Taxicab fares within the city will increase from a maximum of $5 a ride to $6.50 per ride (with $1 less for seniors). Bus fares will increase to a maximum $1.75 for general fare, $3.50 for round-trips and $1.50 for students and seniors. This affects private bus providers and not Imperial Valley Transit public bus service.

BID Fees

The council also moved forward with the process to consider levying fees on businesses in the city’s Business Improvement District in a two-step process.

In the first step, the council unanimously approved an annual report of the BID advisory board and set an April 1 public hearing on levying the annual assessment on businesses in the district.

The second step involved opening a public hearing during the March 18 council meeting and continuing the hearing to April 1 to determine if “there exists a majority protest to levying the calendar year 2020 assessment” for the district.

At issue, ultimately, is whether the city will continue to collect $100 through annual city business licenses to fund BID. That affects about 445 businesses operating within the district. The fees are used for “promotion, marketing and advertising of professional and retail businesses located in the BID,” Campos reported.

The BID is divided into two zones. Zone one includes the businesses from First to Fourth streets and from Mary Avenue west to Paulin Avenue. Zone two is Paulin Avenue west to Emerson Avenue (with Imperial Avenue located between) and from the border north to Highway 98/Birch Avenue.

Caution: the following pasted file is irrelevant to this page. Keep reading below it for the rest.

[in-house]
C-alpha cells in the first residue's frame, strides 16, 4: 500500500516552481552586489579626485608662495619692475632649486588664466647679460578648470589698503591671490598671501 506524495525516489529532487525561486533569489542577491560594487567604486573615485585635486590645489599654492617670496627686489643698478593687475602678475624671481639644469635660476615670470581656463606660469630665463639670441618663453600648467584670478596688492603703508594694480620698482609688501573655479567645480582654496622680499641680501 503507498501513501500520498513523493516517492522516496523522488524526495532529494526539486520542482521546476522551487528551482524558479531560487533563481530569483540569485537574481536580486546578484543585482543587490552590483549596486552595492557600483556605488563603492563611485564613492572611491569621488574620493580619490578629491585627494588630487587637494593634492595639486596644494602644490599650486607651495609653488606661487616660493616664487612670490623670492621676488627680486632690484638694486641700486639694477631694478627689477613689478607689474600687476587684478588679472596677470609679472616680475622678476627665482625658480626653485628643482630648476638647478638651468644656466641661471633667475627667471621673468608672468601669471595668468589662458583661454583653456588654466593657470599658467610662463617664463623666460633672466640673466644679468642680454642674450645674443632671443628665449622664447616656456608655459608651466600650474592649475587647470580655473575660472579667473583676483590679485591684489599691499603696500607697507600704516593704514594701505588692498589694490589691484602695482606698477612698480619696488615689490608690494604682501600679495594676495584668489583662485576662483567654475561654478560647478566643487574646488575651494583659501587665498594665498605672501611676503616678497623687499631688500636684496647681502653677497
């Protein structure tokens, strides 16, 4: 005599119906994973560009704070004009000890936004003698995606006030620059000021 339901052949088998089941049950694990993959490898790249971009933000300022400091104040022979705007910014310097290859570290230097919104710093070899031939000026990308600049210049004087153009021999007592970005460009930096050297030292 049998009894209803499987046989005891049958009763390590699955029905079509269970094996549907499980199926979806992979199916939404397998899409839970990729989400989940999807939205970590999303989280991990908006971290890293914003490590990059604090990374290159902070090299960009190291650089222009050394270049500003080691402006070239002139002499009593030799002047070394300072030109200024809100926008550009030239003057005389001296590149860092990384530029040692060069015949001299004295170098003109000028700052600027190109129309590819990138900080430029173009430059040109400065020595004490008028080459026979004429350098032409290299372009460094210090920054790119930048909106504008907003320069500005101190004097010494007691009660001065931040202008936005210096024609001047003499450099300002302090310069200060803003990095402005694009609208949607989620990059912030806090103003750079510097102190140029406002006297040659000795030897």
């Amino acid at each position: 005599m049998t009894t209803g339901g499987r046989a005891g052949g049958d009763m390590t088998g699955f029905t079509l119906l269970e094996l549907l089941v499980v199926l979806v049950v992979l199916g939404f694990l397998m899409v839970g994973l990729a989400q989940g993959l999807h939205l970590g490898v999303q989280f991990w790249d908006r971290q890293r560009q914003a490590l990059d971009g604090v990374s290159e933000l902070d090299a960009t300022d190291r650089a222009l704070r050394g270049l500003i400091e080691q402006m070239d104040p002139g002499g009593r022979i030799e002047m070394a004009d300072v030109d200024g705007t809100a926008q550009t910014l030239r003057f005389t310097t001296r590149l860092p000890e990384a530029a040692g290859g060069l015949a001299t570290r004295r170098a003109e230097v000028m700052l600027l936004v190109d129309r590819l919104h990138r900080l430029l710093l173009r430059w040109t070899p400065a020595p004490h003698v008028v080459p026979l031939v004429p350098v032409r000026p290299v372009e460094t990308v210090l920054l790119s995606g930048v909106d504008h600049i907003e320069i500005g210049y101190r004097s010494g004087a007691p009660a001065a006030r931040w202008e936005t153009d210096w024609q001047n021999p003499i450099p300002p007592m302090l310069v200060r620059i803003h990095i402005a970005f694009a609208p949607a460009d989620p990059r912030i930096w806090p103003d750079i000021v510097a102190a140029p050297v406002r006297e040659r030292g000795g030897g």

Ball Fields Fencing

The City Council split 4-1 on approving a bid of $167,750 by Crafters Fence Inc. of Santee for the Adrian C. Cordova baseball fields fencing project.

Reisen voted against awarding the bid. Prior to the final vote, Reisen made a motion to throw out the three received bids so that another local company that missed putting in for the project could do so. He said the local fencing company did not know the project had gone out to bid.

Public Works Manager Liliana Falomir, whose department is working on the parks project, said the bid was properly advertised on the city’s website and in publications, and that other local companies were aware of the timeline.

Dale said rejecting the bids would delay the project by two or three months and might not allow the city enough time to plant grass this year at the ballfields being constructed if there is a delay.

Reisen’s motion died for a lack of second, and the council voted to accept Crafters Fence Inc.’s bid.

The project involves building fences for three baseball fields in the undeveloped portion of the park. The 15-acre Cordova Park is located on Clinton Avenue between Zapata Drive and Meadows Drive in the eastern part of Calexico.

On March 5 the city received three bids, with Crafters being the lowest bid. The others were Red Hawk Services Inc. of Perris ($244,070) and George Mitchell Builders Inc. of Brawley ($253,000), which is a local company.

The fencing project was already budgeted into the current 2019-20 fiscal year for the Capital Improvement Program and is being paid for through Measure H bonds. Measure H is a voter-approved half-cent sales tax.

Cordova Park is being worked on in stages as funding becomes available.

This story is featured in the Mar 26, 2020 e-Edition.